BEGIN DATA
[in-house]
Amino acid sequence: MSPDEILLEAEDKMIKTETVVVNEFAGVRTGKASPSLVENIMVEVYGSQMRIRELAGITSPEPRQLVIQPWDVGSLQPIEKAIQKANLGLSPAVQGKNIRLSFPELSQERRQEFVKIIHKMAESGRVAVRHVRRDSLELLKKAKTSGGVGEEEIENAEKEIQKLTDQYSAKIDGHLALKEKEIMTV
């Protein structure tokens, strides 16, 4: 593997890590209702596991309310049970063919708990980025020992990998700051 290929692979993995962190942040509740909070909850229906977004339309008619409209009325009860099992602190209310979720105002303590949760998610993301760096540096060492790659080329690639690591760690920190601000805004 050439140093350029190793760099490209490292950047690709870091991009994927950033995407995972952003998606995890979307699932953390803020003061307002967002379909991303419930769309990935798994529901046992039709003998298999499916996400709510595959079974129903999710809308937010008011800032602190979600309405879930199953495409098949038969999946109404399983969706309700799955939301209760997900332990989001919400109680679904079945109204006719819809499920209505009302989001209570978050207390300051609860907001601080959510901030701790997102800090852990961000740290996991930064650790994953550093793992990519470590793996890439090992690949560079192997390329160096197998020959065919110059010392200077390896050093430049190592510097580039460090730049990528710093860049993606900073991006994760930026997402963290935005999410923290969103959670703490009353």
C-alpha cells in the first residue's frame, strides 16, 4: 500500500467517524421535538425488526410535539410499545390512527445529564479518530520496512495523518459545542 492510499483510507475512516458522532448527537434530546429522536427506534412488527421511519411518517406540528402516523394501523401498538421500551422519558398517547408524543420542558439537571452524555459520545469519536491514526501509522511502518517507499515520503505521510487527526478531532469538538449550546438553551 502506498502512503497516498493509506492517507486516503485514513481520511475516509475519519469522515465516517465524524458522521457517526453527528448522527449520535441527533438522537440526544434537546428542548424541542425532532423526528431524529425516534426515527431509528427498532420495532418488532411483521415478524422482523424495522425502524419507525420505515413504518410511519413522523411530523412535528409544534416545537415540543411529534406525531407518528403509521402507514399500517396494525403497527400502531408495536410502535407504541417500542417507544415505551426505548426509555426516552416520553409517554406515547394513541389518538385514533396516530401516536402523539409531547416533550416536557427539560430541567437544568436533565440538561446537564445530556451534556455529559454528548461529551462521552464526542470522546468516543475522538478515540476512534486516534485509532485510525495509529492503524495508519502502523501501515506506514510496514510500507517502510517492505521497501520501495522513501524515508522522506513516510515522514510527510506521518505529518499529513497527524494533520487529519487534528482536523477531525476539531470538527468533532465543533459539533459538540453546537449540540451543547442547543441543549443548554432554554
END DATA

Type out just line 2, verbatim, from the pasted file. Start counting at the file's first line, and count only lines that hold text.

Amino acid sequence: MSPDEILLEAEDKMIKTETVVVNEFAGVRTGKASPSLVENIMVEVYGSQMRIRELAGITSPEPRQLVIQPWDVGSLQPIEKAIQKANLGLSPAVQGKNIRLSFPELSQERRQEFVKIIHKMAESGRVAVRHVRRDSLELLKKAKTSGGVGEEEIENAEKEIQKLTDQYSAKIDGHLALKEKEIMTV